Issue 15: Autumn 2011

Retreat Report

By Michael Kogan Muju

Kaiyo Diana Gerard at Warminster, August 2011

A Weekend Retreat of Zen Practice and Meditation with Kaiyo Diana Gerard
12th, 13th & 14th of August 2011 at The Manor House Warminster Wiltshire

As part of Dancing Mountains’ growing number of regional retreats Devin organised the weekend entitled above. We were very fortunate to have as our guide Kaiyo Diana Gerard who began her Buddhist practice in 1974 at Samye Ling Tibetan Centre in Scotland. She has been a student at Zen Centre’s three practice centres since 1994 and was ordained as a priest by Tenshin Reb Anderson in 1998. Diana chose on this retreat to give talks about Eihei Dogen’s writings relating to meditation practice entitled ‘Fukanzazengi.’
The venue was The Centre for Addiction Treatment Studies in Warminster which trains students in addiction counselling. It is a spacious Georgian Manor House which has been converted and equipped to create a comfortable venue for groups such as our own. The main room on the ground floor with its superb original oak flooring was converted into a quiet, light filled and spacious zendo for the weekend.
Seventeen of us from north, east, south, and west sanghas asembled together around 16.30 on Friday 12 August and after a preliminary meeting to discuss the schedule we sat together to initiate the weekend. There was to be the usual emphasis on sitting together along with kinhin and services. Talks and interviews were offered by Diana on both days,
I am surprised, even on these short retreats, at how quickly we develop a strong yet tranquil atmosphere that pervades our time together. I noticed it at Trigonos on the Easter retreat and for me it was palpable again here. Perhaps it’s related to the fact that many of us have now practiced together a number of times and that we have increasing experience of retreats? Of course the venue always plays a part in this and The Manor House was a graceful container for our energy.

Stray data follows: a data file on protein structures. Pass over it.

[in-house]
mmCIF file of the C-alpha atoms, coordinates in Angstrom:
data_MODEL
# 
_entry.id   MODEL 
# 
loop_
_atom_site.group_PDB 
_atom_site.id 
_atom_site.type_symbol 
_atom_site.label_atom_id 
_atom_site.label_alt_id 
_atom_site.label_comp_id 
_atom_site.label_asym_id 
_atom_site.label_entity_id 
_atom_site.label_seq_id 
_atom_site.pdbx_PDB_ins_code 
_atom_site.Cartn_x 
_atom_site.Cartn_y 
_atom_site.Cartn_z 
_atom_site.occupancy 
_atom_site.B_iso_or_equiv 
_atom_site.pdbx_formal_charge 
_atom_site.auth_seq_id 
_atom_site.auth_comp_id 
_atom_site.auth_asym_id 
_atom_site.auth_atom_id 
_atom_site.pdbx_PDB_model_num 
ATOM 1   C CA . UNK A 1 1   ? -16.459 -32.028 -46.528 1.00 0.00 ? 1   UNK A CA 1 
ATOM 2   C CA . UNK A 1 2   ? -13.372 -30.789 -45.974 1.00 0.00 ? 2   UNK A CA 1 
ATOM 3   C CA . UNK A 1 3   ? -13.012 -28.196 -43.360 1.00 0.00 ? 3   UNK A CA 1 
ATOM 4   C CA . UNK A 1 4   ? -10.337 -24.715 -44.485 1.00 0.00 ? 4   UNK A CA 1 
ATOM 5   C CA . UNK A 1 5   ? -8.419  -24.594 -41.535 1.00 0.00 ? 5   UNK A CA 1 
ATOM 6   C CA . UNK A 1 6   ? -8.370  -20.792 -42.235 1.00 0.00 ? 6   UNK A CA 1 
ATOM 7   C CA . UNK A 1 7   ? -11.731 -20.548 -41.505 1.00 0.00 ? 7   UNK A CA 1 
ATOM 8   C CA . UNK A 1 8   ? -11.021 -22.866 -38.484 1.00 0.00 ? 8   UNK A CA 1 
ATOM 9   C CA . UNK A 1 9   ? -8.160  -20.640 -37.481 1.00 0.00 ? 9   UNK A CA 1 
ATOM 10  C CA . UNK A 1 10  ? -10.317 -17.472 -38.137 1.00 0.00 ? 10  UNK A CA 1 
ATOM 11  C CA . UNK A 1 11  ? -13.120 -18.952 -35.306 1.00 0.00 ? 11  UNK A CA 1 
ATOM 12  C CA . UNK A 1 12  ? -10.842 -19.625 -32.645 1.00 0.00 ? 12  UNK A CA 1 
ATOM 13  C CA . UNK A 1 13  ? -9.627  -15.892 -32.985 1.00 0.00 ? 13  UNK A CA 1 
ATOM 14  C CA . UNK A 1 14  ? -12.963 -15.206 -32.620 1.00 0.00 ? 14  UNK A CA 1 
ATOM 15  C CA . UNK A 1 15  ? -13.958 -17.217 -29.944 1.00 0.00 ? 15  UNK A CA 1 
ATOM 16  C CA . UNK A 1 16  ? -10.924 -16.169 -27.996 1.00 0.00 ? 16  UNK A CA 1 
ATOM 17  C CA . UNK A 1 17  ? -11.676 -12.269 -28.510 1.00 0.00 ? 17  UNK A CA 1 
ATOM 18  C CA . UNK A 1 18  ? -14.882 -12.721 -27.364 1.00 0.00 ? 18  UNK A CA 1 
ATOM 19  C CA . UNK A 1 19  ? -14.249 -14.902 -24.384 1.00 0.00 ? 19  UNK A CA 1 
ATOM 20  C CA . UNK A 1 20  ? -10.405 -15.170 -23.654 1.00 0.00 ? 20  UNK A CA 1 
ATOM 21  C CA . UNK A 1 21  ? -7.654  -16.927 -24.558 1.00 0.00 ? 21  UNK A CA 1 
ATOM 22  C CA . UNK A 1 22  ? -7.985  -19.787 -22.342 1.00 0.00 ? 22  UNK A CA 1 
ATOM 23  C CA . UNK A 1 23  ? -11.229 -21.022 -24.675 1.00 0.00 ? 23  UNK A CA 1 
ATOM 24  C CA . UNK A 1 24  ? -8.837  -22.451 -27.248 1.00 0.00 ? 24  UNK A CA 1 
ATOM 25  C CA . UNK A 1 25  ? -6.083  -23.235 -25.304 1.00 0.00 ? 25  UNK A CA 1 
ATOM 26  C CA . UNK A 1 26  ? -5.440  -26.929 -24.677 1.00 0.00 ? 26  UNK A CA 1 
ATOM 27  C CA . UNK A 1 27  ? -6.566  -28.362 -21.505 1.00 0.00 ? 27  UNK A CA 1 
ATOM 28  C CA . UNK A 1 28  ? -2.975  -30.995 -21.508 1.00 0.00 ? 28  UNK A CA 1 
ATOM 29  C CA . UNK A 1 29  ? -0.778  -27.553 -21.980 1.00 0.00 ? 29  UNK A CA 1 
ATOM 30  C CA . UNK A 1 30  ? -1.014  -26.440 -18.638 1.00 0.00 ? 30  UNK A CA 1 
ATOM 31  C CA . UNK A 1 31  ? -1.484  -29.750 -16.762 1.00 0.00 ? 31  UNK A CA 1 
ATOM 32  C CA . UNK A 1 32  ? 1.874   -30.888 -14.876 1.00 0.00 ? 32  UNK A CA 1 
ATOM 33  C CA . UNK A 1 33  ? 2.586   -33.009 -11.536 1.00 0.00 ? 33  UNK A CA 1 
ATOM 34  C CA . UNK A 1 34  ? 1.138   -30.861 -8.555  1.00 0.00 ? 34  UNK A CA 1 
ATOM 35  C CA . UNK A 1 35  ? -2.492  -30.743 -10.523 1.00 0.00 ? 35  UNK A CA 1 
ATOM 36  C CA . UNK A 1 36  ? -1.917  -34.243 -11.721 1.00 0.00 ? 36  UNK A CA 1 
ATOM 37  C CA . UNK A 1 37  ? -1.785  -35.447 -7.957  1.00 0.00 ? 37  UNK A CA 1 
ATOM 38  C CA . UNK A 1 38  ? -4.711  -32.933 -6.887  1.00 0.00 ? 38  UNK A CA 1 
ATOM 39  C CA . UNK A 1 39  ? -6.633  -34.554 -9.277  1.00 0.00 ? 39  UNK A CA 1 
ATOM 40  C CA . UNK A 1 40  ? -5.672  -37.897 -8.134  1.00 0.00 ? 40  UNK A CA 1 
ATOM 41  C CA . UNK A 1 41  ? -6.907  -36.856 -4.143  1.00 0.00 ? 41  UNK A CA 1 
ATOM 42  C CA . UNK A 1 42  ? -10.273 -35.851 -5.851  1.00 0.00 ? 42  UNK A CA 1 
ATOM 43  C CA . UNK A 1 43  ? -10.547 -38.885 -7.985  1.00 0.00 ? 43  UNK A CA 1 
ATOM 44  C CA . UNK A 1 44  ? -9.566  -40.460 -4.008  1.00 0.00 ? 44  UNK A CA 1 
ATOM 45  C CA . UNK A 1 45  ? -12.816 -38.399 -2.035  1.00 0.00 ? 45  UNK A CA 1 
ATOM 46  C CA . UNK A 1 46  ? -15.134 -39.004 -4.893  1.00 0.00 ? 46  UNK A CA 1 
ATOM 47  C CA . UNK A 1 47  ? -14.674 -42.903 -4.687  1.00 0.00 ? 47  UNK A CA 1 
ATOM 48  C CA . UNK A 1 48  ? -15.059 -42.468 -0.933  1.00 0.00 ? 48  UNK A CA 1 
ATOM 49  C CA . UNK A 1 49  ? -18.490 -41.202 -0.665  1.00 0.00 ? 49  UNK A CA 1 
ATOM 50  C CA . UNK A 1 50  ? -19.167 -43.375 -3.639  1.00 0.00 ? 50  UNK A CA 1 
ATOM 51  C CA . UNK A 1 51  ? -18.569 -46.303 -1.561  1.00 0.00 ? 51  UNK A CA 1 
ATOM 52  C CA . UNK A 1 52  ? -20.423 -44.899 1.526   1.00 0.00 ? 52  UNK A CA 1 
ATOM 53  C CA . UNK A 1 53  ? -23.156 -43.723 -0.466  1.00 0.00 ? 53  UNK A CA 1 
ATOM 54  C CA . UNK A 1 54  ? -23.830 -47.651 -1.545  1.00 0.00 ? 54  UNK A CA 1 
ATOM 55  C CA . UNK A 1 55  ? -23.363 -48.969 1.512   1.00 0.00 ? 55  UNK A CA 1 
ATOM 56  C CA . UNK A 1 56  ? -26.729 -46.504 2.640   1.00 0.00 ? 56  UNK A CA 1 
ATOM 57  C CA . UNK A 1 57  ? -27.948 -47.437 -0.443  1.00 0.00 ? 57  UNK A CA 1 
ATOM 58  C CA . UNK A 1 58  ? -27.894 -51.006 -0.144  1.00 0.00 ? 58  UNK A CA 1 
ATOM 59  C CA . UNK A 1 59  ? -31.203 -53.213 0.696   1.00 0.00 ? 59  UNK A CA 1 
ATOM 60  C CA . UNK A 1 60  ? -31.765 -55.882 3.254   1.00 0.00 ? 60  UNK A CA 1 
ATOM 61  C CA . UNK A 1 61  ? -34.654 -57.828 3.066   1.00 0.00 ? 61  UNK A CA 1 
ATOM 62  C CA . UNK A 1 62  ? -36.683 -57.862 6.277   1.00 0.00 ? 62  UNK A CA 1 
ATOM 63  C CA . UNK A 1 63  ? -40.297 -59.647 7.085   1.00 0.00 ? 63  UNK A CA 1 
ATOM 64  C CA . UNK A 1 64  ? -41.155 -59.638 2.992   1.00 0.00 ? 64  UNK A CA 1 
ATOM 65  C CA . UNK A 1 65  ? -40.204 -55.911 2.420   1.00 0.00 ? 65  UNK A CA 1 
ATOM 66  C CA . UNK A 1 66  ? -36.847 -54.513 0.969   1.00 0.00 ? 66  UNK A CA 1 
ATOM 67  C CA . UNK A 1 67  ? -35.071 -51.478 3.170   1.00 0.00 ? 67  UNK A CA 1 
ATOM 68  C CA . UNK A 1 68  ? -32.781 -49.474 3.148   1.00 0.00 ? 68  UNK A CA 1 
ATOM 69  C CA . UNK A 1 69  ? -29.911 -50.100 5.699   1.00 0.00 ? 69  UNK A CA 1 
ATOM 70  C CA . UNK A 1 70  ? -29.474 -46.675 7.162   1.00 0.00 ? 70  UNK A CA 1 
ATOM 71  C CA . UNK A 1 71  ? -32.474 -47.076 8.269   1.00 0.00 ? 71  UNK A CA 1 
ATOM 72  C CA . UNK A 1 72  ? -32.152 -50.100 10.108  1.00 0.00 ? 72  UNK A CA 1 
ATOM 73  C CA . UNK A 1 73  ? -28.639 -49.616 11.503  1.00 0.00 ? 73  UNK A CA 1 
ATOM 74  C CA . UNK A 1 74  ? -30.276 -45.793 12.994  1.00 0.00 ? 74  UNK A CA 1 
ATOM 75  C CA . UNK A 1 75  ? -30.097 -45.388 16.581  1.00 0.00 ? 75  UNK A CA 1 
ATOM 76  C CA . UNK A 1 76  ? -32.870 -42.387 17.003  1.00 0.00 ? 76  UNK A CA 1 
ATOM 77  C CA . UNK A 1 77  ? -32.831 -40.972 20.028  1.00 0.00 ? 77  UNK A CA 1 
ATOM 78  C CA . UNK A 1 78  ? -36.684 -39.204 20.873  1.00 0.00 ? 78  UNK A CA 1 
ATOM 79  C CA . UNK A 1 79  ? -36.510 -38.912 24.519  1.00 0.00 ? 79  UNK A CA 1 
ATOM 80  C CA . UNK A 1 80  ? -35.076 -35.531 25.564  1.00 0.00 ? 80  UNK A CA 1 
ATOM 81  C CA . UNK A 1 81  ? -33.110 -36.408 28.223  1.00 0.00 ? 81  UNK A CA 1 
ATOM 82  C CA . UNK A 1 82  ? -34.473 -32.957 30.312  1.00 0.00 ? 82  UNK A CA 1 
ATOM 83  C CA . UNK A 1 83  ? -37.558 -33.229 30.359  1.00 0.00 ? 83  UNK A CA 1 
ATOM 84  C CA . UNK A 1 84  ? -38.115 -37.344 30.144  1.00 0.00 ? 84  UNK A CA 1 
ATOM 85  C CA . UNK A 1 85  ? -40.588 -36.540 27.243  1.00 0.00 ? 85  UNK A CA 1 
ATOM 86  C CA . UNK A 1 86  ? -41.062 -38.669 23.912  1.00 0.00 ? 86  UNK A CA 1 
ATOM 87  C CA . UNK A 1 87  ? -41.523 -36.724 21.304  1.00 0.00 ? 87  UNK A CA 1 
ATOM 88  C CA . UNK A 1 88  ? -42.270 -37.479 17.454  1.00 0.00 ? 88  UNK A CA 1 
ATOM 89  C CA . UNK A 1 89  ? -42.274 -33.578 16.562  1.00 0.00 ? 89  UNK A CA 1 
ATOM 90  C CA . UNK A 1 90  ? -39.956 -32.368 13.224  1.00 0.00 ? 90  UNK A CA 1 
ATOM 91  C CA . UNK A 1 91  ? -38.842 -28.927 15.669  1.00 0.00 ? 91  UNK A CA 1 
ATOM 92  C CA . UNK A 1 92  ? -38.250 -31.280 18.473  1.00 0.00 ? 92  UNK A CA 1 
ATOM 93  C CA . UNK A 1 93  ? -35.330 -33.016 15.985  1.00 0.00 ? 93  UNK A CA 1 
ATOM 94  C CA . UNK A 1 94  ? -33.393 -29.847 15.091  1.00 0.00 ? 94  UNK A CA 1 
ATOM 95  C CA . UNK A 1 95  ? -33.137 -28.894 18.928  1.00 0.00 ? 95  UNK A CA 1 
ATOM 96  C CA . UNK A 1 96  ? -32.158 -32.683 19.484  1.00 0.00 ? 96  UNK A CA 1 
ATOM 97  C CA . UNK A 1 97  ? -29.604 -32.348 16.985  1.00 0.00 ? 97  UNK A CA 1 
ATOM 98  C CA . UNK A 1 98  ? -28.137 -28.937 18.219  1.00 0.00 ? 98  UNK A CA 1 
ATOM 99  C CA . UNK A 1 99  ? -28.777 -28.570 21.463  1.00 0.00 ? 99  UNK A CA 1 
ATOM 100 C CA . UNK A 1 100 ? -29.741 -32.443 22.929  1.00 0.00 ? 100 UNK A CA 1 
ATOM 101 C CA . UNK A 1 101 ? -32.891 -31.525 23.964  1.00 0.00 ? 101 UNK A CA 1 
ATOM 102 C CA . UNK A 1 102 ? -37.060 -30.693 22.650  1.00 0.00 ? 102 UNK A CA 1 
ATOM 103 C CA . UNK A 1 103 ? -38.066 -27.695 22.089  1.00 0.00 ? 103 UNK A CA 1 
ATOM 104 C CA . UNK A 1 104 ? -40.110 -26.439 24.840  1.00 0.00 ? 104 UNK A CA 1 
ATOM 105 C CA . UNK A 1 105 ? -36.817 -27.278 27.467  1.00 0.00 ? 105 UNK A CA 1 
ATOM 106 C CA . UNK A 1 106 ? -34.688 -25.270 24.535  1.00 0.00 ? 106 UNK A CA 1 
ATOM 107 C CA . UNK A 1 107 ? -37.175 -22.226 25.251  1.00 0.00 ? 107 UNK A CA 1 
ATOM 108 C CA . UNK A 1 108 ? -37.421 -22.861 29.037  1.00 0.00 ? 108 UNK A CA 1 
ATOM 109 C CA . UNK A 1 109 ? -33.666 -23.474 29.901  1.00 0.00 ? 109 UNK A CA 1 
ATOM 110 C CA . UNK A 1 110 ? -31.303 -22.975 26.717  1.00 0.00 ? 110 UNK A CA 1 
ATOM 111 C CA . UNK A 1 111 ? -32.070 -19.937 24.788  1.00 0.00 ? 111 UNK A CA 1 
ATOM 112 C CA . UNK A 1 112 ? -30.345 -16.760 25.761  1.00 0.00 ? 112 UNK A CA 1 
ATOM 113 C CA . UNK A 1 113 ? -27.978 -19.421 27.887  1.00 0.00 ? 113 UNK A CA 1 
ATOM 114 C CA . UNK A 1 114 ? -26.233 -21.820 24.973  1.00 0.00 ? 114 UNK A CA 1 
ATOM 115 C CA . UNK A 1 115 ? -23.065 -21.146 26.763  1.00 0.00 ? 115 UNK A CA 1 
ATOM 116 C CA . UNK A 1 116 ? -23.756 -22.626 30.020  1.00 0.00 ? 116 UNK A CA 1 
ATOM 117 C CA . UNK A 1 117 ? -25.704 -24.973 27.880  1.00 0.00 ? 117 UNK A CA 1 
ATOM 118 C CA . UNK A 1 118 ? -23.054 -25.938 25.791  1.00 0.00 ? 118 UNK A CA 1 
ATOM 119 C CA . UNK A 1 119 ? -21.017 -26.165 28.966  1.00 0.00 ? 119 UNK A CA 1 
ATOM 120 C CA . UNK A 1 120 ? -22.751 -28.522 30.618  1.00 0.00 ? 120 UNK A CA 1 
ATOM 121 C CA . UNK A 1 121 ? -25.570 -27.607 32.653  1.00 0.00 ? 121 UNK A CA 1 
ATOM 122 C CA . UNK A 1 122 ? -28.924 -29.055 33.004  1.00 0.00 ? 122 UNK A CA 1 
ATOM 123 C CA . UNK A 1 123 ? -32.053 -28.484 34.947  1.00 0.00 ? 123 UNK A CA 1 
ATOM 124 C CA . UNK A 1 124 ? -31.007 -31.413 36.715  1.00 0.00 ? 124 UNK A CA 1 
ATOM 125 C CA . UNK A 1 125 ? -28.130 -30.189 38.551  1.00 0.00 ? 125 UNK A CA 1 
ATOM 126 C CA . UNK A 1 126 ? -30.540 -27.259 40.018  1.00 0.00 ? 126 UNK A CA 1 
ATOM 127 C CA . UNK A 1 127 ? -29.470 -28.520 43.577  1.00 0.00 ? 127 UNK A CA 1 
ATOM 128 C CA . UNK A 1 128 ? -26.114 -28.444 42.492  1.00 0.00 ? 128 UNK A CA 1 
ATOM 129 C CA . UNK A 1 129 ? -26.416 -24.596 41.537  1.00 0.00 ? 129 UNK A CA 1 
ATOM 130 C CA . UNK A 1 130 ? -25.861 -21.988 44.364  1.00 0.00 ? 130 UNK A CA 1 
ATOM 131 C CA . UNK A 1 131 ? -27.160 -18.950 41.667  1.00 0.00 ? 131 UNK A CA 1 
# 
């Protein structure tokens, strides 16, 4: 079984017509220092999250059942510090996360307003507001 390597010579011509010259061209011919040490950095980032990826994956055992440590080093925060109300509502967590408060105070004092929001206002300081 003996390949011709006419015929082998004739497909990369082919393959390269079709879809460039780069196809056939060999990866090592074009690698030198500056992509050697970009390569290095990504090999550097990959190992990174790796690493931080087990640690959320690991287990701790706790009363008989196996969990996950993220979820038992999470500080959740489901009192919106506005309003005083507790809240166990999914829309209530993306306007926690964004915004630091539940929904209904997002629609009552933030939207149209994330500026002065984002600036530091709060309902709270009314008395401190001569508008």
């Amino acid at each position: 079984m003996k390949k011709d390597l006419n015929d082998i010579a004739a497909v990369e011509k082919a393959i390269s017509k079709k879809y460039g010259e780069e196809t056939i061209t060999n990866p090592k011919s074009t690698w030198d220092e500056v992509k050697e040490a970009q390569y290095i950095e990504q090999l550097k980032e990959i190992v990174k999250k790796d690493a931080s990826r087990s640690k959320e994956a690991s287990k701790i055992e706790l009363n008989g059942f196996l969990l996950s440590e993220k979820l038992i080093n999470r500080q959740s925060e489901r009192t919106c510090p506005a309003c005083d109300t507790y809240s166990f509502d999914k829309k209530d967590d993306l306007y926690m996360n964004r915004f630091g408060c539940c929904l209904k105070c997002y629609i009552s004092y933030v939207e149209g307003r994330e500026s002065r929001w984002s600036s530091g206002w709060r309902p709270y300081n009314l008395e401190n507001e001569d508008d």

Diana gave two interesting talks on ‘Fukanzazengi’. After returning from China in 1227 Dogen was determined to teach what he termed ‘true buddhism’ and as part of this process wrote down for his monks ‘Universal Guidelines for the Practice of Zazen,’ ‘Fukanzazengi’. He continued to revise this throughout his life until arriving at the format that we have today. Clearly, in a couple of short talks, we could only touch upon the historical allusions and depths of this work but Diana with her succinct and clear delivery clarified in some degree my understanding of this work.
Each morning Diana tutored and instructed several of us in forms and ritual .This was illuminating, puzzling and challenging as usual and it’s always interesting to see the different nuances on forms that different teachers have! Thanks to Josh and Lucy who for the first time took on very successfully the roles of Tenkin (Mokugyo player) and Kokyo (Chant leader).
An unusual and perhaps unique feature of the weekend was the showing of the film ‘Zen,’ directed by Takahashi Banmei!!!!! ‘Zen,’ is an elegant and fascinating look into the life and times of Dogen and follows him as an orphan child, inspired by his mother’s dying words, through to him as a young monk wandering in China where he experiences his awakening. After reaching enlightenment Dogen returns to Japan to spread his teachings of silent meditation, attracting both dedicated followers and fierce detractors who cast him as a heretic. In his travels and teachings, Dogen encounters many different people. Some guide him, some follow him, and some test him, but all become crucial figures in his spiritual journey of peace and meditation.
The retreat ended at 4.30pm on Sunday after a full day of sitting, services and a talk.
I would like to give grateful thanks to Kaiyo Diana Gerard for her teachings and presence, to Devin for meticulously organising the retreat and the wonderful accommodation and to all the participants, especially those who travelled so far to be with us. I left feeling inspired and thankful I am part of such a devoted and sustaining sangha. Deep bows to all.

Kogan Muju
Radiant Light Vow No Abode Dwelling

Back to front page